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Current Status

Status updates will be posted here as they become available. Please note that red tide blooms are not usually present in Texas coastal waters. Therefore this page will only be updated in the event of a confirmed red tide algal bloom. When no red tide is present, no updates will be posted.

In the event of a bloom, updates will also be available through Facebook on the Coastal Fisheries and Harmful Algal Bloom Research and Education pages, or by phone at (800) 792-1112 (select 'fishing' and then 'red tide'.) For more information regarding fishing, swimming and going to the beach during a red tide event check out our FAQ page.

Water samples are collected and analyzed by the Kills and Spills Team at TPWD in coordination with our federal and state partners. These samples are analyzed for Karenia brevis (red tide) and the densities of cells found are given the following designations:

September 20, 2018

Upper Coast (Galveston Bay and Sabine Lake): Water samples taken by TPWD on 9/17/18 show very low concentrations of red tide at Bolivar Roads near the Houston Ship Channel.

Golden Crescent (Matagorda Bay and San Antonio Bay): Water samples show low concentrations of red tide at the Jetty in Matagorda County in Matagorda Bay. Other water samples taken in Saluria Bayou near Port O’Connor in Calhoun County show low concentrations of red tide.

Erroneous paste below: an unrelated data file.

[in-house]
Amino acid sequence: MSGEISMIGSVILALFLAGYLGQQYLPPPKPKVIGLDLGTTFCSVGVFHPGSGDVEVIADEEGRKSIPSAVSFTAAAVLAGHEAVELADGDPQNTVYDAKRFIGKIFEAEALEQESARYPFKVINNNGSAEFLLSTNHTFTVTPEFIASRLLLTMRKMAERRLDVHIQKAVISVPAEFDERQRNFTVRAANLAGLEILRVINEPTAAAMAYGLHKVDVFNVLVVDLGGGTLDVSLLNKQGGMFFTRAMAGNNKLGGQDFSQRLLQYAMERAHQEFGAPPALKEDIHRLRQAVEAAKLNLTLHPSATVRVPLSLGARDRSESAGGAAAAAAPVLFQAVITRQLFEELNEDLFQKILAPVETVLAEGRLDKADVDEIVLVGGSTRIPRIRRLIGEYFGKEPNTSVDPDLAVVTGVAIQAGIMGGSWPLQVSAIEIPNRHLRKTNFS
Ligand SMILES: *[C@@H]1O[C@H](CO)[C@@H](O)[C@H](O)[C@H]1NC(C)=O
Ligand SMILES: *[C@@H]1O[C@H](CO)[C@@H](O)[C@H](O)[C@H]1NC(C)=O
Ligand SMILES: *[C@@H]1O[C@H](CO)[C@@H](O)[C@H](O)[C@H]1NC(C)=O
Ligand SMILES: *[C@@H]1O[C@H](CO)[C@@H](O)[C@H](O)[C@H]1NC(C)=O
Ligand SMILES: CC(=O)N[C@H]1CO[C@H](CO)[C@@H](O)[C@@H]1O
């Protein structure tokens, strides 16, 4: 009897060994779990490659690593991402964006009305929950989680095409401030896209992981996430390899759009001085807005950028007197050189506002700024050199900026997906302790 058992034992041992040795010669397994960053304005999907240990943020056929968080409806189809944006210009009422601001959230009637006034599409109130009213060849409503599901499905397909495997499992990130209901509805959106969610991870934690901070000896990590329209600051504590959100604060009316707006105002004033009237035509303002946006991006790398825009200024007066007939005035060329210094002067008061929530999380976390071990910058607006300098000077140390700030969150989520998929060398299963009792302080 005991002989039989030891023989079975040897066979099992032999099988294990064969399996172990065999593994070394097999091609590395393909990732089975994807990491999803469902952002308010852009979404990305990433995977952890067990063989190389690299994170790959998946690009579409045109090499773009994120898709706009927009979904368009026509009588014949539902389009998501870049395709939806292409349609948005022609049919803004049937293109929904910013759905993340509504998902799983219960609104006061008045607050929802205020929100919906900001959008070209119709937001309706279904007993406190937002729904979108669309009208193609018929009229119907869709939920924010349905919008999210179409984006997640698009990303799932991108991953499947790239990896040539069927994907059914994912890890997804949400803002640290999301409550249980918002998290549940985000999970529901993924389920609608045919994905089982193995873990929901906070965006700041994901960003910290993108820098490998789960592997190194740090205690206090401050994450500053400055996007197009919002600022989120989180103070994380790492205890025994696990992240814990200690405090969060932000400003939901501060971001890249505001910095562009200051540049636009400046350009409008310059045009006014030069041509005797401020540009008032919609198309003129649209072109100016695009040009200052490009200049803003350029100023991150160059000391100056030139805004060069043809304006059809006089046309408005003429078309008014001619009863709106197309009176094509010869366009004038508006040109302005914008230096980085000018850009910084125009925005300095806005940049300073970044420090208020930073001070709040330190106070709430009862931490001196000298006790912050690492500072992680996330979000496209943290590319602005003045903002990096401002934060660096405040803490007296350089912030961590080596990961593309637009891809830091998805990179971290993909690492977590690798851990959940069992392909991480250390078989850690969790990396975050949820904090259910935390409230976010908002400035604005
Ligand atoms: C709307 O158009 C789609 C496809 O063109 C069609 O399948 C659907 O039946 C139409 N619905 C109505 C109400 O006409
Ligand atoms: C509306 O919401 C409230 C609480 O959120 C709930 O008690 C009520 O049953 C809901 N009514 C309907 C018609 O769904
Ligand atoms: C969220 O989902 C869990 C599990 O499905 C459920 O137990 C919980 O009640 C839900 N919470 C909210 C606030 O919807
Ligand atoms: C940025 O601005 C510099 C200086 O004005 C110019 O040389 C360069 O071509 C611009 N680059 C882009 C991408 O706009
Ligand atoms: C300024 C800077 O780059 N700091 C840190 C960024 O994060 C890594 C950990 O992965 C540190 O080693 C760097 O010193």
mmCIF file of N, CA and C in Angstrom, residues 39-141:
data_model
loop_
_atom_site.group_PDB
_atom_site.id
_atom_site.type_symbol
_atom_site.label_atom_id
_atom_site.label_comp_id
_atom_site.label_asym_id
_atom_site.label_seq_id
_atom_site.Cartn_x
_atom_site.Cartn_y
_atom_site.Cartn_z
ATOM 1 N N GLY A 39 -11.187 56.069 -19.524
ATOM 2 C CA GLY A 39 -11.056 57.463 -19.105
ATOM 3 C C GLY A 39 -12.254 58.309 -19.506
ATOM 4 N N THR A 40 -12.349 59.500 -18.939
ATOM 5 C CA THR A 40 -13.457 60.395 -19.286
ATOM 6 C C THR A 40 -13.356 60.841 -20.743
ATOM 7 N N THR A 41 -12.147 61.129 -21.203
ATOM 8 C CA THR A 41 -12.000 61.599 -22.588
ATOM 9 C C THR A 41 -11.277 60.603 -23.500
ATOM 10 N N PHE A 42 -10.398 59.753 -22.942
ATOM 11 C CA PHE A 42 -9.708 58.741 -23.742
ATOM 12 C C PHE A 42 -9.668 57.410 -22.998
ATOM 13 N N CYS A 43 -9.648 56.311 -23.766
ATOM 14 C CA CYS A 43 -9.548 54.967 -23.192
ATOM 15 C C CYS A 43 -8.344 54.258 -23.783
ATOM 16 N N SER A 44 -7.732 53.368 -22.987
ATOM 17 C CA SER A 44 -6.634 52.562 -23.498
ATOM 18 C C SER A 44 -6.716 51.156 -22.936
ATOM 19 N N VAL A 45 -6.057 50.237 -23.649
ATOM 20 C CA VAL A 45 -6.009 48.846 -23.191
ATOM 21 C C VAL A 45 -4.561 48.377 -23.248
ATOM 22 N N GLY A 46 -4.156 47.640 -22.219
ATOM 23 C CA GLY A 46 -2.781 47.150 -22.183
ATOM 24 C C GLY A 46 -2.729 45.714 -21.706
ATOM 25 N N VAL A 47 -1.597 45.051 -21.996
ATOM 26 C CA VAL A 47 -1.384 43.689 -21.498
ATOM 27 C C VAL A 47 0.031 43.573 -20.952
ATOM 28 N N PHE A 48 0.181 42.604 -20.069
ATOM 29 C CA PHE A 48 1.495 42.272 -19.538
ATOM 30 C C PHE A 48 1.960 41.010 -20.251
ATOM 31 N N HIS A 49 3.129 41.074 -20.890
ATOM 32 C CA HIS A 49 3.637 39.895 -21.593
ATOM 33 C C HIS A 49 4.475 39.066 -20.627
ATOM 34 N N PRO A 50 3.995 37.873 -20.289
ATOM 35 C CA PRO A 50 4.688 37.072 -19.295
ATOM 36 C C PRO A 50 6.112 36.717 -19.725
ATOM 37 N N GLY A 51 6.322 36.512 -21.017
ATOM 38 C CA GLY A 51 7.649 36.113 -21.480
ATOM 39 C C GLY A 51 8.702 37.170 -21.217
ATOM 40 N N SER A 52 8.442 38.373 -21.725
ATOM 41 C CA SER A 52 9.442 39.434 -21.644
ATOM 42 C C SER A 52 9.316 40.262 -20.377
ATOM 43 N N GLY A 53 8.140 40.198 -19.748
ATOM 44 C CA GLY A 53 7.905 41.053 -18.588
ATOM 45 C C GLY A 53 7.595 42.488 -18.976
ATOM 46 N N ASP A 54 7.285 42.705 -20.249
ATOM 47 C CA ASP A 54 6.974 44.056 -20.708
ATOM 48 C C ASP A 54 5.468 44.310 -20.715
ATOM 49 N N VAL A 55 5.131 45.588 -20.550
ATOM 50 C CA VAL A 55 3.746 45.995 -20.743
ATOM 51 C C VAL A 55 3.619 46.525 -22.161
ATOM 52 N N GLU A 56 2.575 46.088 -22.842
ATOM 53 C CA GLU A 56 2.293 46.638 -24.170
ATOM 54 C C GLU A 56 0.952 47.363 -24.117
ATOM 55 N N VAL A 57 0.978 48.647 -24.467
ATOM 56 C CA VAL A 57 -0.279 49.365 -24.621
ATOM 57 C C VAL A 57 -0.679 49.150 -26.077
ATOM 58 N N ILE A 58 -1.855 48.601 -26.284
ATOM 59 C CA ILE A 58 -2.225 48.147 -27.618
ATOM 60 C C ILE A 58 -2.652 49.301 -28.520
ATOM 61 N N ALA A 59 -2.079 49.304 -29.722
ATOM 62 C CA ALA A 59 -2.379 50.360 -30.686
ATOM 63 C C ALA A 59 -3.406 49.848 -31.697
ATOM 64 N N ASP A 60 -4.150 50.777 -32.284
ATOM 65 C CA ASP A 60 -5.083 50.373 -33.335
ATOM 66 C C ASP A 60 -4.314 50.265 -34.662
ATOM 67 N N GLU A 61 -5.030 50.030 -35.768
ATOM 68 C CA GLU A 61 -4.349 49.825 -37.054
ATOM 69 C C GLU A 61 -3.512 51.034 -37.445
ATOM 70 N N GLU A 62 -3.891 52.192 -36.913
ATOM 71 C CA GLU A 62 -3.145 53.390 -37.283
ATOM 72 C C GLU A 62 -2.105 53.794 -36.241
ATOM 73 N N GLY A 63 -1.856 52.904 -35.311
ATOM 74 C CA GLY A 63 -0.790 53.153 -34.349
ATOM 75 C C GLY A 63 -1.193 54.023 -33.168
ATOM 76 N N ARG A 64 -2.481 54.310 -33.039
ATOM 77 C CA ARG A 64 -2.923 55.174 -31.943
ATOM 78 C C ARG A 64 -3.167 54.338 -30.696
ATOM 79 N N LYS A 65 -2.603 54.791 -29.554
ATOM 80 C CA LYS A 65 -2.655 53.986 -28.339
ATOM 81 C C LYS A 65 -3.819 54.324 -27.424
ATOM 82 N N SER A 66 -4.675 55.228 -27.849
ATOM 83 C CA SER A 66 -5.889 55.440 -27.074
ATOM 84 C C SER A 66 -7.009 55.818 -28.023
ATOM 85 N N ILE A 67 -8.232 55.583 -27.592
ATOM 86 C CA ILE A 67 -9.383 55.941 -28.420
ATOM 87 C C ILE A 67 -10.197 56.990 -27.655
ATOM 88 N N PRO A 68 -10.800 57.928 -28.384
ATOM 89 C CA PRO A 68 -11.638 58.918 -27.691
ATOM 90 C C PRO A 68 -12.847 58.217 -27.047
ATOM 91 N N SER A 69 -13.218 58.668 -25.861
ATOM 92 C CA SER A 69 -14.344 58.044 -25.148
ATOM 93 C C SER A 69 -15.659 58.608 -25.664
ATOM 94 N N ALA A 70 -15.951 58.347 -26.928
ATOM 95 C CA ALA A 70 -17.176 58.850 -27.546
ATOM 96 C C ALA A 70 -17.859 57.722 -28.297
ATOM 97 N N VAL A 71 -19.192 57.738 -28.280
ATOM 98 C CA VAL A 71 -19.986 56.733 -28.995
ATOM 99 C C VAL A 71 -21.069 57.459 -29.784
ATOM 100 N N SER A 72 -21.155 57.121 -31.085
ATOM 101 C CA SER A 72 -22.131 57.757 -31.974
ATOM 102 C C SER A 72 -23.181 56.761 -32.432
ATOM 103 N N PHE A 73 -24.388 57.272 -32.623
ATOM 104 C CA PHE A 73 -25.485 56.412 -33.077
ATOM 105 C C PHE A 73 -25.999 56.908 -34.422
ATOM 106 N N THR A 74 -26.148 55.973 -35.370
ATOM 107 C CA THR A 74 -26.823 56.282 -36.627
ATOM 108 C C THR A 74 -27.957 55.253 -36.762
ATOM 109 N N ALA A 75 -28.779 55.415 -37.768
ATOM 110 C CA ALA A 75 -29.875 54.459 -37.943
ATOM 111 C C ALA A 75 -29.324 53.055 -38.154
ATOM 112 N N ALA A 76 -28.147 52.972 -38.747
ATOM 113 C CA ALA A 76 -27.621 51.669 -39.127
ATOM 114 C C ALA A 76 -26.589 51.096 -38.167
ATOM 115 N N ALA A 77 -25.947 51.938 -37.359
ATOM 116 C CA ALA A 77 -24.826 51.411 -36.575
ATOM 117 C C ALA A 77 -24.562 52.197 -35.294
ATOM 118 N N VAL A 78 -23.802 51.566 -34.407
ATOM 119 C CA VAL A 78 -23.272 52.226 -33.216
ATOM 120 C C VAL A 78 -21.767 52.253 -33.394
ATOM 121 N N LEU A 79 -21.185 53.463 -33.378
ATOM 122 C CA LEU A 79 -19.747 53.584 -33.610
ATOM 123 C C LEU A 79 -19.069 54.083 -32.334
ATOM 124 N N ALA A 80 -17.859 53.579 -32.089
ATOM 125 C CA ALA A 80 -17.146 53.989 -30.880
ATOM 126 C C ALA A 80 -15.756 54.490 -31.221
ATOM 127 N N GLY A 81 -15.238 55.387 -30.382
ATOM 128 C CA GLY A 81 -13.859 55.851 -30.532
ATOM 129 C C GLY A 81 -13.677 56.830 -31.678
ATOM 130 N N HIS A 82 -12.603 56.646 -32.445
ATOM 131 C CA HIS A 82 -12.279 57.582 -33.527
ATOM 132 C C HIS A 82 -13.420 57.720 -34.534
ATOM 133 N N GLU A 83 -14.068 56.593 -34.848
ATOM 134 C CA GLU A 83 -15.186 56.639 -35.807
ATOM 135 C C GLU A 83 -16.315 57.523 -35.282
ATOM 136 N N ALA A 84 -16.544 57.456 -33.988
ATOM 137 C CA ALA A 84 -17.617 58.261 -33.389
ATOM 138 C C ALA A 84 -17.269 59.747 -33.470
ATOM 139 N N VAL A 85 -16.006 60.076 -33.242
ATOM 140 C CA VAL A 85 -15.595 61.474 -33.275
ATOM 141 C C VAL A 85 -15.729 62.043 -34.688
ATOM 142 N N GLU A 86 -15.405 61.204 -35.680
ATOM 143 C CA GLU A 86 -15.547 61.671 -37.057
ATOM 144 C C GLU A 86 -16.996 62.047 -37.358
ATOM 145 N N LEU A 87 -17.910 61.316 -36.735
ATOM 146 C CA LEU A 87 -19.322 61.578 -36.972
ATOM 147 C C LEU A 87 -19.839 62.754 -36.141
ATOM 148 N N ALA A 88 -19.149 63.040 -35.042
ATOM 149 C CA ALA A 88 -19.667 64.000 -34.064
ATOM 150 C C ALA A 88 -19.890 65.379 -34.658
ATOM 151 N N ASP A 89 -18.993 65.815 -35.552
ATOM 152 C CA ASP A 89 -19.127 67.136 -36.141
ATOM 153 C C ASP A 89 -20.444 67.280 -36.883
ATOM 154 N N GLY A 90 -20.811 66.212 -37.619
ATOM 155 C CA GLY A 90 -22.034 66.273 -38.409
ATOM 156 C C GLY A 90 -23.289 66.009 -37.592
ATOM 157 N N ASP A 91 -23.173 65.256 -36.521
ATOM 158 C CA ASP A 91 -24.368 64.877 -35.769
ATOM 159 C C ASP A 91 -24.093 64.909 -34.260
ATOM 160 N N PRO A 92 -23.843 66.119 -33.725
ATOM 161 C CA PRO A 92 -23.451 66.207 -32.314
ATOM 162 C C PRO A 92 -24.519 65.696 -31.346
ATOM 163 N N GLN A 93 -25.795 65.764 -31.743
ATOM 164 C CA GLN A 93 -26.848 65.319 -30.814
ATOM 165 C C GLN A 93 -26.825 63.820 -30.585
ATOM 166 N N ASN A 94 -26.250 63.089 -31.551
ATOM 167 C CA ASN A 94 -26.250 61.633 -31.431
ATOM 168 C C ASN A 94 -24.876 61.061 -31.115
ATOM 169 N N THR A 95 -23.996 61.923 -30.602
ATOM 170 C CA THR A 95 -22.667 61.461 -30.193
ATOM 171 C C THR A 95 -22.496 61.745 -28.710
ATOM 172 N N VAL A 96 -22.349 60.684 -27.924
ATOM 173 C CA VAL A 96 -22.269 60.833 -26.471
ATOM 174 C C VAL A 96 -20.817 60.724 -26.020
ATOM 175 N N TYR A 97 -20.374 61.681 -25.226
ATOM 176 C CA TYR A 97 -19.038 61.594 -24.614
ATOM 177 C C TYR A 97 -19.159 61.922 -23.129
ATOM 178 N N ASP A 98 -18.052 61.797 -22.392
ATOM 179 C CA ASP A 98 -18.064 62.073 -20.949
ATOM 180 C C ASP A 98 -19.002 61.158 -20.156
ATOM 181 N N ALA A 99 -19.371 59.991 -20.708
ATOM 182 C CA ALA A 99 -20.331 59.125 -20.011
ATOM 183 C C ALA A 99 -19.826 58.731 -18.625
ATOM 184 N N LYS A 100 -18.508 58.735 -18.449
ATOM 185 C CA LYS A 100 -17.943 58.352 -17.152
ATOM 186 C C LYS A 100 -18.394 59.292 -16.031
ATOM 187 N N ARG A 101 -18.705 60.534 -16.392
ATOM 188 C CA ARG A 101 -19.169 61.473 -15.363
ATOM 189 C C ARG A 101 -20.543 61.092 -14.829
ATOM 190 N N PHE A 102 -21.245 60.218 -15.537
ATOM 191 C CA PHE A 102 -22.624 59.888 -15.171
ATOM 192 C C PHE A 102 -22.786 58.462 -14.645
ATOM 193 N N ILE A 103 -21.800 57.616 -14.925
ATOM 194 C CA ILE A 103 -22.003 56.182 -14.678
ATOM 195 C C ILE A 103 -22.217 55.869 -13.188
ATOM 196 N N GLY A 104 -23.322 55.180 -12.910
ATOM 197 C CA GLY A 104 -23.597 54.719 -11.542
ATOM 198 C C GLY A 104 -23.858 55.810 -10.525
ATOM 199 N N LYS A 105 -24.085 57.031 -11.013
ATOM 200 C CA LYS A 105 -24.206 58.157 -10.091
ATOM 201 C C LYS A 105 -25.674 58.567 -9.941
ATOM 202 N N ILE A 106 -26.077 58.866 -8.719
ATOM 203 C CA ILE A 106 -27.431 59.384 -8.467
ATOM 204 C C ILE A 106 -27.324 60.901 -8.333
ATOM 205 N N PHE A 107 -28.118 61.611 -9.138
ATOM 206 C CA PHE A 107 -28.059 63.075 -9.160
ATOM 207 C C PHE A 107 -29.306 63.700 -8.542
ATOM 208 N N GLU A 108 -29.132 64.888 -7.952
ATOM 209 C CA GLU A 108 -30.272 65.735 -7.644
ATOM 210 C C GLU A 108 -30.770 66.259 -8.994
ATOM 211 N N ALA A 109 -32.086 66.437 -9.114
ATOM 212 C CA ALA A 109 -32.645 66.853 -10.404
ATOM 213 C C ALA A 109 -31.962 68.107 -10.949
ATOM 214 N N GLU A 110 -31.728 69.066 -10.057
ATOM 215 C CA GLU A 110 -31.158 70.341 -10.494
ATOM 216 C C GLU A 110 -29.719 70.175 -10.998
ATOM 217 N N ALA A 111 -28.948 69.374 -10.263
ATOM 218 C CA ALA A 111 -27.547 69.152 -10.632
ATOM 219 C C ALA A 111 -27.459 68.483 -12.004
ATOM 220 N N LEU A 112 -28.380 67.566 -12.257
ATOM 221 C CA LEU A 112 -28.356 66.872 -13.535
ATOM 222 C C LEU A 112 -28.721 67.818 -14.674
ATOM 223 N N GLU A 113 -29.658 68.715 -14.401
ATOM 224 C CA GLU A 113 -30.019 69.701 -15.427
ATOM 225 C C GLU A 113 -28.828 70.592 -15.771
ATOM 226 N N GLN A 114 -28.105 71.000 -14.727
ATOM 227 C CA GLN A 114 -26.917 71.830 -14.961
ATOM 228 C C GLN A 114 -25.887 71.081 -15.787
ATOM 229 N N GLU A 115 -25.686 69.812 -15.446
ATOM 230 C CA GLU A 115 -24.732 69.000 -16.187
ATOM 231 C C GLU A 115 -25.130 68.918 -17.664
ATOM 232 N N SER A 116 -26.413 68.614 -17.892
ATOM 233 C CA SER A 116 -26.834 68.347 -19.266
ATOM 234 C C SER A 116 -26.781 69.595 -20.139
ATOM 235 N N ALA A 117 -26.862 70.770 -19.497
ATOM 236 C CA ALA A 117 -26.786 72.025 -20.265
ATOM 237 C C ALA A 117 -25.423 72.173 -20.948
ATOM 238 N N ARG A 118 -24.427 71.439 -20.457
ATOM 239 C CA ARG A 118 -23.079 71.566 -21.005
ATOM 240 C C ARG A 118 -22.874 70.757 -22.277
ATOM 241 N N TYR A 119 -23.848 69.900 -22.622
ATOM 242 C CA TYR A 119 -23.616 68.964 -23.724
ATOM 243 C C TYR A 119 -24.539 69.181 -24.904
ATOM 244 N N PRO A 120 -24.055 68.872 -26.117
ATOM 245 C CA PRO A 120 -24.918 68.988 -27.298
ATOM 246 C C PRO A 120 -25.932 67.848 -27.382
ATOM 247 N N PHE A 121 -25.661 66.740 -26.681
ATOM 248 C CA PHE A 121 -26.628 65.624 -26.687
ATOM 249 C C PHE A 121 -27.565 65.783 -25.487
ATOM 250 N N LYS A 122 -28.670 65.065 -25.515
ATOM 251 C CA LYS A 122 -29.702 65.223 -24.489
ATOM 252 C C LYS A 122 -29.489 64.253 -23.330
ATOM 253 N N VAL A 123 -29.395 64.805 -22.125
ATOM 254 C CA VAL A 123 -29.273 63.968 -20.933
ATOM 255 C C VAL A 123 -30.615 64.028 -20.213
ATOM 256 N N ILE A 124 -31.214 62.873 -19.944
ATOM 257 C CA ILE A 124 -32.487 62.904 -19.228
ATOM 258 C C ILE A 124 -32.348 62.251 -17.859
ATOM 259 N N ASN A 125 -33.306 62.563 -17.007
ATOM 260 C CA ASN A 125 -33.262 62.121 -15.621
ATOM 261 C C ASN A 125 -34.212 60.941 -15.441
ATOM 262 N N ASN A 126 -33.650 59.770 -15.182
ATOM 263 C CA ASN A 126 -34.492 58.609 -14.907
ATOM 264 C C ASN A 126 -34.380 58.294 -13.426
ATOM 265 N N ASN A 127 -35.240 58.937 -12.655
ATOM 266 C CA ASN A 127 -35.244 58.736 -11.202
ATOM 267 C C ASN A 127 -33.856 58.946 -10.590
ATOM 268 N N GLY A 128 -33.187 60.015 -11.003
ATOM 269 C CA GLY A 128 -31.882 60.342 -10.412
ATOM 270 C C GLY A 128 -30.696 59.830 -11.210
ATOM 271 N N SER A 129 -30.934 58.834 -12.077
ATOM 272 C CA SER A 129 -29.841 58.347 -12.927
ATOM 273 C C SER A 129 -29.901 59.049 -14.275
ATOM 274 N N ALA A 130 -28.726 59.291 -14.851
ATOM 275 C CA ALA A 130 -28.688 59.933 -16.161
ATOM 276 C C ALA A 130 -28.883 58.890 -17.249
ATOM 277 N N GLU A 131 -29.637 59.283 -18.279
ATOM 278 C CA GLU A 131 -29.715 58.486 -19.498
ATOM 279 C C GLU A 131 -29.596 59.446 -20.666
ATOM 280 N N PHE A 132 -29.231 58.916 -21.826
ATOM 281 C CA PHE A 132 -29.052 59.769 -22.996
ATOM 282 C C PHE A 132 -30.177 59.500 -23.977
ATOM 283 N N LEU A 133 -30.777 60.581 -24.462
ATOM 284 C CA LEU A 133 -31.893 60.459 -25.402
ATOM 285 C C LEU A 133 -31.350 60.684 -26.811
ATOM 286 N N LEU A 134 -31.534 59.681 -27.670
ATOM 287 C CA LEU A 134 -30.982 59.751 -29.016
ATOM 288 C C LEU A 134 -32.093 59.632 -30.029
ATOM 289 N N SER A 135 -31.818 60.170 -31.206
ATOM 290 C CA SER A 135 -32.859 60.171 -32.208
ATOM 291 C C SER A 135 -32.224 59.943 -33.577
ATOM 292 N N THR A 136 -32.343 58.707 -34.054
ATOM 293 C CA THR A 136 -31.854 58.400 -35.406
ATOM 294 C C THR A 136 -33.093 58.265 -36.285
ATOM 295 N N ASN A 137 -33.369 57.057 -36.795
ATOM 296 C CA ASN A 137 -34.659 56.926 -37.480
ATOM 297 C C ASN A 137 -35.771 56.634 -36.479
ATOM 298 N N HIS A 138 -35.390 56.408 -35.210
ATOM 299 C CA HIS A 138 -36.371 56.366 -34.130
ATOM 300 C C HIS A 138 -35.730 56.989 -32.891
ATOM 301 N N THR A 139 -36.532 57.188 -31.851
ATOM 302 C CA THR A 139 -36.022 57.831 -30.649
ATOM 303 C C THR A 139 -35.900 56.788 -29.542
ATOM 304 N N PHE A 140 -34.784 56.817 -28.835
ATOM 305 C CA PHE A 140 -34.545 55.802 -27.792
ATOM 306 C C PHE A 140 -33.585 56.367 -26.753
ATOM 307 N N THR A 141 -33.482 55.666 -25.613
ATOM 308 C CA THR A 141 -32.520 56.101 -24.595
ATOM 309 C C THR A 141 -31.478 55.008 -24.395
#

Coastal Bend (Aransas Bay, Corpus Christi Bay and Upper Laguna Madre: Water samples fromthe following sites were tested for red tide between 9/18/18 and 9/19/18. There have been no recent reports of respiratory irritation.

Padre Island National Seashore (PINS): Very low to low concentrations of red tide were found by PINS staff at the Northern Boundary of the park, the Visitor Center, the 5 mile marker and the 10 mile marker on 9/18/18. For the most up-to-date information about conditions in this area, please contact the Padre Island National Seashore directly.

Rio Grande Valley (Lower Laguna Madre): Water samples from South Padre Island show no red tide present.

September 17, 2018

Upper Coast (Galveston Bay and Sabine Lake): No reports of red tide.

Golden Crescent (Matagorda Bay and San Antonio Bay):Water samples show low concentrations of red tide near Port O'Connor in the Matagorda Ship Channel area. No reports of respiratory irritation at this time.

Coastal Bend (Aransas Bay and Upper Laguna Madre): Water samples collected by TPWD on 9/17/18 show only background levels of red tide in Mustang Island State Park and in Packery Channel. Water samples from Bob Hall Pier show low concentration of red tide. No reports of respiratory irritation at any locations on 9/17/18.

Padre Island National Seashore (PINS): Reports of red tide and some respiratory irritation was reported last week. For the most up-to-date information about conditions in this area, please contact the Padre Island National Seashore directly.

Rio Grande Valley (Lower Laguna Madre): Water samples collected in South Padre Island show no red tide cells present.

September 12, 2018